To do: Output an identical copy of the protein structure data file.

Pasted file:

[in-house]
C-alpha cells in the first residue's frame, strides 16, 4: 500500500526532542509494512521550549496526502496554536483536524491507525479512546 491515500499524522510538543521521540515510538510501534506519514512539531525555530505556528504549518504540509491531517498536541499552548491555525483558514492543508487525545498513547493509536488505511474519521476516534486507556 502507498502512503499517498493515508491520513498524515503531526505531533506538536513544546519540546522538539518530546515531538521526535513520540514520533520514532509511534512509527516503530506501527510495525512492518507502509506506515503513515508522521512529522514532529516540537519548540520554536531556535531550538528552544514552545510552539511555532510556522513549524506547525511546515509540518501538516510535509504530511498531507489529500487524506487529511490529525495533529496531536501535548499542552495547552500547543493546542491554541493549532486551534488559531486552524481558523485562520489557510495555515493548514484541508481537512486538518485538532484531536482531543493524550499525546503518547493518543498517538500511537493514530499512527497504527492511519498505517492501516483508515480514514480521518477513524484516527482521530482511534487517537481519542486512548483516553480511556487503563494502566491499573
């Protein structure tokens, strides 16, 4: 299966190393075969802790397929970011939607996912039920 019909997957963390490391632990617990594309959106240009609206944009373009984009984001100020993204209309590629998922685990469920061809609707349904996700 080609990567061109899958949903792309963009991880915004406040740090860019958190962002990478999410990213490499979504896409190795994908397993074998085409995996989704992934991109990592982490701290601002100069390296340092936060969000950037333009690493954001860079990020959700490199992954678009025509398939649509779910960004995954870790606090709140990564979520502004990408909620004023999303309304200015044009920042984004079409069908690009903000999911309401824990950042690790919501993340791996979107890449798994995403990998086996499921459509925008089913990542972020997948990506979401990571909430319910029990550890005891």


[in-house]
C-alpha cells in the first residue's frame, strides 16, 4: 500500500526532542509494512521550549496526502496554536483536524491507525479512546 491515500499524522510538543521521540515510538510501534506519514512539531525555530505556528504549518504540509491531517498536541499552548491555525483558514492543508487525545498513547493509536488505511474519521476516534486507556 502507498502512503499517498493515508491520513498524515503531526505531533506538536513544546519540546522538539518530546515531538521526535513520540514520533520514532509511534512509527516503530506501527510495525512492518507502509506506515503513515508522521512529522514532529516540537519548540520554536531556535531550538528552544514552545510552539511555532510556522513549524506547525511546515509540518501538516510535509504530511498531507489529500487524506487529511490529525495533529496531536501535548499542552495547552500547543493546542491554541493549532486551534488559531486552524481558523485562520489557510495555515493548514484541508481537512486538518485538532484531536482531543493524550499525546503518547493518543498517538500511537493514530499512527497504527492511519498505517492501516483508515480514514480521518477513524484516527482521530482511534487517537481519542486512548483516553480511556487503563494502566491499573
């Protein structure tokens, strides 16, 4: 299966190393075969802790397929970011939607996912039920 019909997957963390490391632990617990594309959106240009609206944009373009984009984001100020993204209309590629998922685990469920061809609707349904996700 080609990567061109899958949903792309963009991880915004406040740090860019958190962002990478999410990213490499979504896409190795994908397993074998085409995996989704992934991109990592982490701290601002100069390296340092936060969000950037333009690493954001860079990020959700490199992954678009025509398939649509779910960004995954870790606090709140990564979520502004990408909620004023999303309304200015044009920042984004079409069908690009903000999911309401824990950042690790919501993340791996979107890449798994995403990998086996499921459509925008089913990542972020997948990506979401990571909430319910029990550890005891």